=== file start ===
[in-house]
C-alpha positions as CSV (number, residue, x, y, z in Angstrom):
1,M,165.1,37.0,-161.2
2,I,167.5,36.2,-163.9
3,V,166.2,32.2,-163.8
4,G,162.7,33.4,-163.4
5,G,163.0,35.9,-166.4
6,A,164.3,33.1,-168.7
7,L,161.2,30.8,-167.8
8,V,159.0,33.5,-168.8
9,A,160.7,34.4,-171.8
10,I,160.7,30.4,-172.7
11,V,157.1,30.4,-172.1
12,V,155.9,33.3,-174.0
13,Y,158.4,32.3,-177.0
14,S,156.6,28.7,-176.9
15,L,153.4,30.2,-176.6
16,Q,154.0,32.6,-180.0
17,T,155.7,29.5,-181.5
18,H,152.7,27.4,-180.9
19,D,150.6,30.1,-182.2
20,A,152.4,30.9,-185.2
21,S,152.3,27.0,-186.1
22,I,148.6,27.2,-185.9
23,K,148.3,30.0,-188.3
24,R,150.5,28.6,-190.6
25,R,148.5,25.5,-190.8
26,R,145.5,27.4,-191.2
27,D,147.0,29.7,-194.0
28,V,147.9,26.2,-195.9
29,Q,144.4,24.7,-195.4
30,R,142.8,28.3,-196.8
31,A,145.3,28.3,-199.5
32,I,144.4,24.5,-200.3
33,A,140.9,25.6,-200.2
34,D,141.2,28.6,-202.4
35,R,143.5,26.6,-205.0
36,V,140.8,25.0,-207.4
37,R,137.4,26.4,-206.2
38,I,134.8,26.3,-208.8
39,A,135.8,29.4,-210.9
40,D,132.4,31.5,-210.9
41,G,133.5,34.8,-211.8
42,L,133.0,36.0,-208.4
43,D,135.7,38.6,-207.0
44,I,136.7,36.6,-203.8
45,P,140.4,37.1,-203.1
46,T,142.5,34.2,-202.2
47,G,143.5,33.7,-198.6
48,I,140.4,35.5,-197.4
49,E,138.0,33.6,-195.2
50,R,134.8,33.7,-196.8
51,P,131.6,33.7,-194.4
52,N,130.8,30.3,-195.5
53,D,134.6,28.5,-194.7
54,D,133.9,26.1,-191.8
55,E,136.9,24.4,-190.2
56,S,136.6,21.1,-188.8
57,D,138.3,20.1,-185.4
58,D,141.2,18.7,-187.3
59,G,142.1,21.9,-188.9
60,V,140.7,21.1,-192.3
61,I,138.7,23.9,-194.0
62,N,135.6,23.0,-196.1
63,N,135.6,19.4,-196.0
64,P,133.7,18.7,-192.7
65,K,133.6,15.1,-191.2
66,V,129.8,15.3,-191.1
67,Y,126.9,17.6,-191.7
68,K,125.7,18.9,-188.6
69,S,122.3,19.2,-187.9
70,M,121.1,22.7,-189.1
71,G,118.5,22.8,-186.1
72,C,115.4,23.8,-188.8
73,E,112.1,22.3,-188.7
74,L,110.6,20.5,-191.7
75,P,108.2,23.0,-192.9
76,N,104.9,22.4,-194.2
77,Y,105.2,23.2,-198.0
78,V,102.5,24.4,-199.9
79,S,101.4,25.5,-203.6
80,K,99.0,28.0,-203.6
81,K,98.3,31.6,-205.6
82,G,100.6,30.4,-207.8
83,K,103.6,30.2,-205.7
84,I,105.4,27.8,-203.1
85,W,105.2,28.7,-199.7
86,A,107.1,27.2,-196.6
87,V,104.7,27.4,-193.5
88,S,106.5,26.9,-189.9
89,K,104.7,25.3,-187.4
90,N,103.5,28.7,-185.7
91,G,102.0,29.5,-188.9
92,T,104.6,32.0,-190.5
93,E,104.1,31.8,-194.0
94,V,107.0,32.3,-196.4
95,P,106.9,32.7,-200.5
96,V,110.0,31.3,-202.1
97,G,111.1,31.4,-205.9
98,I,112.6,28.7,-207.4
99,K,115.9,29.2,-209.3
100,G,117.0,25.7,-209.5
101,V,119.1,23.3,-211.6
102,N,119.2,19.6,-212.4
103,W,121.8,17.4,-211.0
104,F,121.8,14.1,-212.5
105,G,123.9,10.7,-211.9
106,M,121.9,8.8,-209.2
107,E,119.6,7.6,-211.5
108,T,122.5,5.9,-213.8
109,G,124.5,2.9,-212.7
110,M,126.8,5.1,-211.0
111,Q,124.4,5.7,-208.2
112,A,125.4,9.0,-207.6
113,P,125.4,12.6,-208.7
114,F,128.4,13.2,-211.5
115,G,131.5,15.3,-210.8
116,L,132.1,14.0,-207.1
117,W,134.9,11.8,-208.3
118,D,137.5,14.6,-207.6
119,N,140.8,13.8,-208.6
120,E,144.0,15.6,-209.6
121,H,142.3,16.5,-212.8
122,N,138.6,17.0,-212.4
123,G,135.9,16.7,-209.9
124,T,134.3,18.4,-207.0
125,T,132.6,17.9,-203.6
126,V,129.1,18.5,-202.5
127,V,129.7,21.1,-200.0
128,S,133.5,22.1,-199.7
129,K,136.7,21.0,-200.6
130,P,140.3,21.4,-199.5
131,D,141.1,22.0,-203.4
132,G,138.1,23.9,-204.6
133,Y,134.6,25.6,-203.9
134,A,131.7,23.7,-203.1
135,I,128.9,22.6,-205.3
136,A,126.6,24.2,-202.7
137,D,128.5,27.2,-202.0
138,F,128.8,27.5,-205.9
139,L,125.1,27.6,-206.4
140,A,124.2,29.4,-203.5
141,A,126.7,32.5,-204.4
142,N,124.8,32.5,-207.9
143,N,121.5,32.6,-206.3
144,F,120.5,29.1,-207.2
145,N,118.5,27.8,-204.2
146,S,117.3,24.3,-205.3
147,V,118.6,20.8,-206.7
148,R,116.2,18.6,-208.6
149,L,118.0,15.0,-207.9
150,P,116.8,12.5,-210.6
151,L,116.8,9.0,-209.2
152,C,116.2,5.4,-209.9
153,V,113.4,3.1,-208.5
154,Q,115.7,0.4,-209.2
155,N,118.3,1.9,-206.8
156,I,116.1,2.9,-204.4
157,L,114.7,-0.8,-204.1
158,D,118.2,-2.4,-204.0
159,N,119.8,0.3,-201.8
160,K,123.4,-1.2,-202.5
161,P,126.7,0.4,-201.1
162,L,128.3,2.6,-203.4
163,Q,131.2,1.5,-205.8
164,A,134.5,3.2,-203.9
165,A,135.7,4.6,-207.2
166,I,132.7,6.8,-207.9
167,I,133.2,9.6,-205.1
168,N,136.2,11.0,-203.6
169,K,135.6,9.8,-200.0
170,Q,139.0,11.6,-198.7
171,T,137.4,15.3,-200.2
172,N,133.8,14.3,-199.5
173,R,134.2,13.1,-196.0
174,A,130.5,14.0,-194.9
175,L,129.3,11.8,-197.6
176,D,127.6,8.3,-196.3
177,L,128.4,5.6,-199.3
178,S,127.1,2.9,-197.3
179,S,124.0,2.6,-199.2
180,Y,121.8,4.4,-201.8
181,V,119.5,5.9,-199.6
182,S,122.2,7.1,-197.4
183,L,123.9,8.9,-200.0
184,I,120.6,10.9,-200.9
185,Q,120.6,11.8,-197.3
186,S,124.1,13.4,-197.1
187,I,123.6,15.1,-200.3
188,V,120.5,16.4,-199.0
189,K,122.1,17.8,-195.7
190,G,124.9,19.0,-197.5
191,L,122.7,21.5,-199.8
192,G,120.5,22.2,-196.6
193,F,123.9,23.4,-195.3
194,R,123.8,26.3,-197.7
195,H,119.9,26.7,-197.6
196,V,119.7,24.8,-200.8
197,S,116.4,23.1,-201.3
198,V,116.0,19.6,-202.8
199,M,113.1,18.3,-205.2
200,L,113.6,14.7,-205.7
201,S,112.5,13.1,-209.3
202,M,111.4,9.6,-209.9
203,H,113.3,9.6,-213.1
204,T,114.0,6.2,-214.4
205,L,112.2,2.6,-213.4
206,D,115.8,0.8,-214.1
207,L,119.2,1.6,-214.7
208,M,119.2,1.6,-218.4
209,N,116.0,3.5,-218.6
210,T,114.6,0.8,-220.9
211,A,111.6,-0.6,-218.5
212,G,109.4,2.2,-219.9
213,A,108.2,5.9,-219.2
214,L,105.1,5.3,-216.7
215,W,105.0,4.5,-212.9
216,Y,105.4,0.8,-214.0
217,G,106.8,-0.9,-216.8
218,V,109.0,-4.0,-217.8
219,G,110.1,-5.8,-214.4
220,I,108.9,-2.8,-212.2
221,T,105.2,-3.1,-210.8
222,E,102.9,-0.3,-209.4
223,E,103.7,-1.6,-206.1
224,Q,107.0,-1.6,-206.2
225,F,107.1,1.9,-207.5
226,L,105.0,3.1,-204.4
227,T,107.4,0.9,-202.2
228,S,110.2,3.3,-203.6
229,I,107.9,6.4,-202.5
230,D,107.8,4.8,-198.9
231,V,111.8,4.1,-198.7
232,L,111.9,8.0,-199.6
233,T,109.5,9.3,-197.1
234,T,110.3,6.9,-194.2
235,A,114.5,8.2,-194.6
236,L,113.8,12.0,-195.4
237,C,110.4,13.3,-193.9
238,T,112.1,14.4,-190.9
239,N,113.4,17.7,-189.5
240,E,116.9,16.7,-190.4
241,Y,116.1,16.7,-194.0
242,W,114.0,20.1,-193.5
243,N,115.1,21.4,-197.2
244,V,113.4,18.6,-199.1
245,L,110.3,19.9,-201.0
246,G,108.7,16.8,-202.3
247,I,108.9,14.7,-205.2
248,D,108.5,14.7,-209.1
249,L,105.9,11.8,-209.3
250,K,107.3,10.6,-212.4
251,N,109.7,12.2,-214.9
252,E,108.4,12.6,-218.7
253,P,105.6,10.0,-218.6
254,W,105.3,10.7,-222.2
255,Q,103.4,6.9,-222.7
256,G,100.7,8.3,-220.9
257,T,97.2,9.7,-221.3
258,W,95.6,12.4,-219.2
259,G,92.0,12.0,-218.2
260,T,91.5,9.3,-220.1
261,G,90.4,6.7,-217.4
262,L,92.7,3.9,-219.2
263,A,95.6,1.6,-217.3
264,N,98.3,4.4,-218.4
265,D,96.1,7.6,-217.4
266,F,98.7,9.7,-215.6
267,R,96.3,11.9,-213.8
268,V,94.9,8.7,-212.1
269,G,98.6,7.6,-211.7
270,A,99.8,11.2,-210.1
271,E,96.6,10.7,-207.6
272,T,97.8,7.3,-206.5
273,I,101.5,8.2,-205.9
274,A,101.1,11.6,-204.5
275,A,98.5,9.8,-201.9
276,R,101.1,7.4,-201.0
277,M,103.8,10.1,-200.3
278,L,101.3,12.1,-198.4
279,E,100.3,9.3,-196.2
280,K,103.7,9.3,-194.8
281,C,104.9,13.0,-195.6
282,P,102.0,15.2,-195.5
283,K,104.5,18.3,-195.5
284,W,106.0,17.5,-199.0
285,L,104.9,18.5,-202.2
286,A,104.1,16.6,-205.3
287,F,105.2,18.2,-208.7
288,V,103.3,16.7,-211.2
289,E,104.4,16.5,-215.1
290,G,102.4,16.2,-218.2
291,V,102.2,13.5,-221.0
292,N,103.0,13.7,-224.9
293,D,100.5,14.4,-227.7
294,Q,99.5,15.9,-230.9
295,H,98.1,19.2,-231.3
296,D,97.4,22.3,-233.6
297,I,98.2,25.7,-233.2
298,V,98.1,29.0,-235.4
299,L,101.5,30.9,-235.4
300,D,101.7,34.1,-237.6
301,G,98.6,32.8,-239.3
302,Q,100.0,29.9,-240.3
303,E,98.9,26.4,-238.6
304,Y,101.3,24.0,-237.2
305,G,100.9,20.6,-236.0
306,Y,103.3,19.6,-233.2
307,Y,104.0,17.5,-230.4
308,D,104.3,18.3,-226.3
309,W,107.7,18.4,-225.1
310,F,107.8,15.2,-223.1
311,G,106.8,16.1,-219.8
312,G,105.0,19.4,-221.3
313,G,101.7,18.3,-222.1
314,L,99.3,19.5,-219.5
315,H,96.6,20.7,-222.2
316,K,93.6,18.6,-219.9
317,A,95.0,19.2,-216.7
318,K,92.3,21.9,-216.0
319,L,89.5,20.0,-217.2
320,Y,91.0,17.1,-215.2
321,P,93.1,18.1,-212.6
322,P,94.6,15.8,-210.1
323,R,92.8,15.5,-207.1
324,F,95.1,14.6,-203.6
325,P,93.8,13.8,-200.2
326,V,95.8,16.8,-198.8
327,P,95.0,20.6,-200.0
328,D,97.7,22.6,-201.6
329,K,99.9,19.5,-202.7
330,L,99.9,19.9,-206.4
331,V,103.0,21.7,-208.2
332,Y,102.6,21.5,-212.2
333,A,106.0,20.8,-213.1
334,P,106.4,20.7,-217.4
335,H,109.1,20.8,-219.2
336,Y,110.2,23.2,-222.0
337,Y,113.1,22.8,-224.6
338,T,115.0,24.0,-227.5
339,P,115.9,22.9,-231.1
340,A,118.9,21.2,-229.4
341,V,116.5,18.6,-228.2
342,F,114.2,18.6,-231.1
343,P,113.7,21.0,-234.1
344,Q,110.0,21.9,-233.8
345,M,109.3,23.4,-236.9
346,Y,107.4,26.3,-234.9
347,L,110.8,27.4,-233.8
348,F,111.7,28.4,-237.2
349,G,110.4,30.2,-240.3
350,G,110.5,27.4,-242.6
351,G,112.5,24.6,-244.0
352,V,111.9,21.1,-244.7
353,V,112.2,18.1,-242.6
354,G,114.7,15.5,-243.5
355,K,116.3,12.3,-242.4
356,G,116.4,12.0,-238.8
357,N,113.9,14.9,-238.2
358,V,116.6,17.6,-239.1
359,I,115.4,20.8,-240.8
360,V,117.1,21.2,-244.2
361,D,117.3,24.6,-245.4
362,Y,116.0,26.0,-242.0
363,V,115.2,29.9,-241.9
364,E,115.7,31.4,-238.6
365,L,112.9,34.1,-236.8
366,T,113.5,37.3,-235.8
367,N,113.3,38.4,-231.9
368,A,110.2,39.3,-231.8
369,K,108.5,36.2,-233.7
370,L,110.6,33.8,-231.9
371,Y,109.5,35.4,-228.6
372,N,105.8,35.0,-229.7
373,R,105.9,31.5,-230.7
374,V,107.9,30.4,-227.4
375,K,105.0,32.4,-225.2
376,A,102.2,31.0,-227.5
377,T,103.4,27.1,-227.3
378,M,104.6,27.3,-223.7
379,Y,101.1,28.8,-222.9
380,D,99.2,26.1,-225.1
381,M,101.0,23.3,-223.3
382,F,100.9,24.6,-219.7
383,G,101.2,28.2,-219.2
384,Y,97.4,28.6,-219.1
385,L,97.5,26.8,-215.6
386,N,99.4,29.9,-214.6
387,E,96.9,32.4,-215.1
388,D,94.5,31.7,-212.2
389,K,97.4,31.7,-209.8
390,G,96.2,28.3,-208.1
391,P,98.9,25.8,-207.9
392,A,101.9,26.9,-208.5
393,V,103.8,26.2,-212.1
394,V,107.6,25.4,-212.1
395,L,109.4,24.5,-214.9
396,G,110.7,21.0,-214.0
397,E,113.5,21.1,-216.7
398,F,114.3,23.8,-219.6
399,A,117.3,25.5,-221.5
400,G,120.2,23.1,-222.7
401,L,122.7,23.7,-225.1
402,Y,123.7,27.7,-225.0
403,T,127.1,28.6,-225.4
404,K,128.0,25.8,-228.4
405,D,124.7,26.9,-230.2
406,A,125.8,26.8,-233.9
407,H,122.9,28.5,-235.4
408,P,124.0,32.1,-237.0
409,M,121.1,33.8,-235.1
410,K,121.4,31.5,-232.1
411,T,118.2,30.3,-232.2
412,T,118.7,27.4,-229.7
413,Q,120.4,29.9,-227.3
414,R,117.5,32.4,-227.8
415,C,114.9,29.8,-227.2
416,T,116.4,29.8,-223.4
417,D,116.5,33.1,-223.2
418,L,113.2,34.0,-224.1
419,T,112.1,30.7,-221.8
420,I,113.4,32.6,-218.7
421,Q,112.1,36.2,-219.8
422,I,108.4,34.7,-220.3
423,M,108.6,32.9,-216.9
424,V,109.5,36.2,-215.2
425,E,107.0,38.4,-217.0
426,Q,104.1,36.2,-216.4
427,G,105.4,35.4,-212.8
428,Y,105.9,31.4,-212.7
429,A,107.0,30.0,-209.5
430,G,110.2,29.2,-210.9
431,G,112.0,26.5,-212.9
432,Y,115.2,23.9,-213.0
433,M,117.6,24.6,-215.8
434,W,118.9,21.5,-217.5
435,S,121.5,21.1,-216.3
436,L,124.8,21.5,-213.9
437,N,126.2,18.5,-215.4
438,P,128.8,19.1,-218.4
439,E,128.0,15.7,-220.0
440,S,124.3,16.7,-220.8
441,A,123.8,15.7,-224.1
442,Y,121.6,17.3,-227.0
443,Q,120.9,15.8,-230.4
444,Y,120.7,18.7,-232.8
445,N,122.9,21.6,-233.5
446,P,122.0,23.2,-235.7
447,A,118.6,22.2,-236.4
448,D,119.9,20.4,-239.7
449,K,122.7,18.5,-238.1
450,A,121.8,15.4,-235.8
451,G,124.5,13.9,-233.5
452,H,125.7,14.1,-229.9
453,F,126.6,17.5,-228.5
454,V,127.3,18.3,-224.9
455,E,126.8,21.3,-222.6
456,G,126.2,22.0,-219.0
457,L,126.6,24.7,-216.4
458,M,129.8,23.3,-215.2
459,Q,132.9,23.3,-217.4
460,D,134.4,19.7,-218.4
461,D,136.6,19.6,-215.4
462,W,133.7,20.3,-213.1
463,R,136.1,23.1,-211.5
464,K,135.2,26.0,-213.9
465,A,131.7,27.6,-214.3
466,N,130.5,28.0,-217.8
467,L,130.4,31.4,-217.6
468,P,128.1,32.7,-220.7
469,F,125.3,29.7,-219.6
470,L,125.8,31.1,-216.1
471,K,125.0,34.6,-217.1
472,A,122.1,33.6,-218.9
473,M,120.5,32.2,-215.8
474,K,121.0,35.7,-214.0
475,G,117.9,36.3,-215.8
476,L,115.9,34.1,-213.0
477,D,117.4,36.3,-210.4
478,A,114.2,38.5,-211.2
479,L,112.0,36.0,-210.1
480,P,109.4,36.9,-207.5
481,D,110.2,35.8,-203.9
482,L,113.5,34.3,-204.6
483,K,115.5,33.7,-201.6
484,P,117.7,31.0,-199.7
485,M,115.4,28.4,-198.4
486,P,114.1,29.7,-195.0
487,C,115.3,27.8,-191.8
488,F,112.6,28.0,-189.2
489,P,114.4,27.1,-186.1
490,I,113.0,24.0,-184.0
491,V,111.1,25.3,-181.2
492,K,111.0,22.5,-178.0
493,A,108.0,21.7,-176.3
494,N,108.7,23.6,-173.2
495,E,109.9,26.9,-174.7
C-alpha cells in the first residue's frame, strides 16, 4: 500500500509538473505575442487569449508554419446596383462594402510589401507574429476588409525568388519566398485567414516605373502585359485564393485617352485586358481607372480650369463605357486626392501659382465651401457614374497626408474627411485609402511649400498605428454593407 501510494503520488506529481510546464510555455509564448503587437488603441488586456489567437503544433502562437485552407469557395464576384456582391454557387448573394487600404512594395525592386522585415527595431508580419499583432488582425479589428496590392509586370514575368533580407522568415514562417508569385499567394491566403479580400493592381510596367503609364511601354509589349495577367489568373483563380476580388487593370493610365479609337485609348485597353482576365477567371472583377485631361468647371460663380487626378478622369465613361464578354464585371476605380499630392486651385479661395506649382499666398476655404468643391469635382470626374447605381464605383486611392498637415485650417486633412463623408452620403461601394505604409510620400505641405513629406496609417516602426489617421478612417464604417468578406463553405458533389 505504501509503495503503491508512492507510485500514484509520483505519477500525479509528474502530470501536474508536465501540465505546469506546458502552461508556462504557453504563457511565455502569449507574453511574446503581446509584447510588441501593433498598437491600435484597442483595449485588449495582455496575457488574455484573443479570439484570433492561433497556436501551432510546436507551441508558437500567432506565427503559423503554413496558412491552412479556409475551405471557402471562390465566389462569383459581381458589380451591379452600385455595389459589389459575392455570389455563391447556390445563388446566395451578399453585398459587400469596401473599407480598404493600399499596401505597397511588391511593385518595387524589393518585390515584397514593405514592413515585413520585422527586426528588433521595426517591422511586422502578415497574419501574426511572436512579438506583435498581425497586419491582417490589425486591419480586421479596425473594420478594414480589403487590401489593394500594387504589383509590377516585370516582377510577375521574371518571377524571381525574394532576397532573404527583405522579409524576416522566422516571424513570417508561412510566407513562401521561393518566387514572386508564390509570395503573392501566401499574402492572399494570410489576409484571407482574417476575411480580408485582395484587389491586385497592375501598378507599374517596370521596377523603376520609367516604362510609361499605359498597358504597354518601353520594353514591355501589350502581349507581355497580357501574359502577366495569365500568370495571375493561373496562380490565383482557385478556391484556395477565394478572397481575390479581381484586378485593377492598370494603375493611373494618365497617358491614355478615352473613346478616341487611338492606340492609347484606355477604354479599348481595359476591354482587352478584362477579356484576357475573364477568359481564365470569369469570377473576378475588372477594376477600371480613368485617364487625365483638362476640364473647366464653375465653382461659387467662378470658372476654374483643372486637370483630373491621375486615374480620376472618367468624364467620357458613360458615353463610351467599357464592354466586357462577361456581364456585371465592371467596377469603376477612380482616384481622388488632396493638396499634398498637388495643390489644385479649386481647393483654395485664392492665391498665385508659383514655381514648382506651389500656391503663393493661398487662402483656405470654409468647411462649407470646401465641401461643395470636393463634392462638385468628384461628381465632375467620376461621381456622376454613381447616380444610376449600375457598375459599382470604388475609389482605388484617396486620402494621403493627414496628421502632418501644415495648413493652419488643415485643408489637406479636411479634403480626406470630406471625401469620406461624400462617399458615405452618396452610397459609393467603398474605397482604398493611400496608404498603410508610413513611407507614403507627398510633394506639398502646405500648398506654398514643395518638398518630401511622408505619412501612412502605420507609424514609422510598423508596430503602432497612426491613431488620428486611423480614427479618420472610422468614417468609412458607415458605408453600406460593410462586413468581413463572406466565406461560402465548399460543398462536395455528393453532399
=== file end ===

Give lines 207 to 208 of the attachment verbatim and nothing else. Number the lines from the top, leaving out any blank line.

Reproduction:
205,L,112.2,2.6,-213.4
206,D,115.8,0.8,-214.1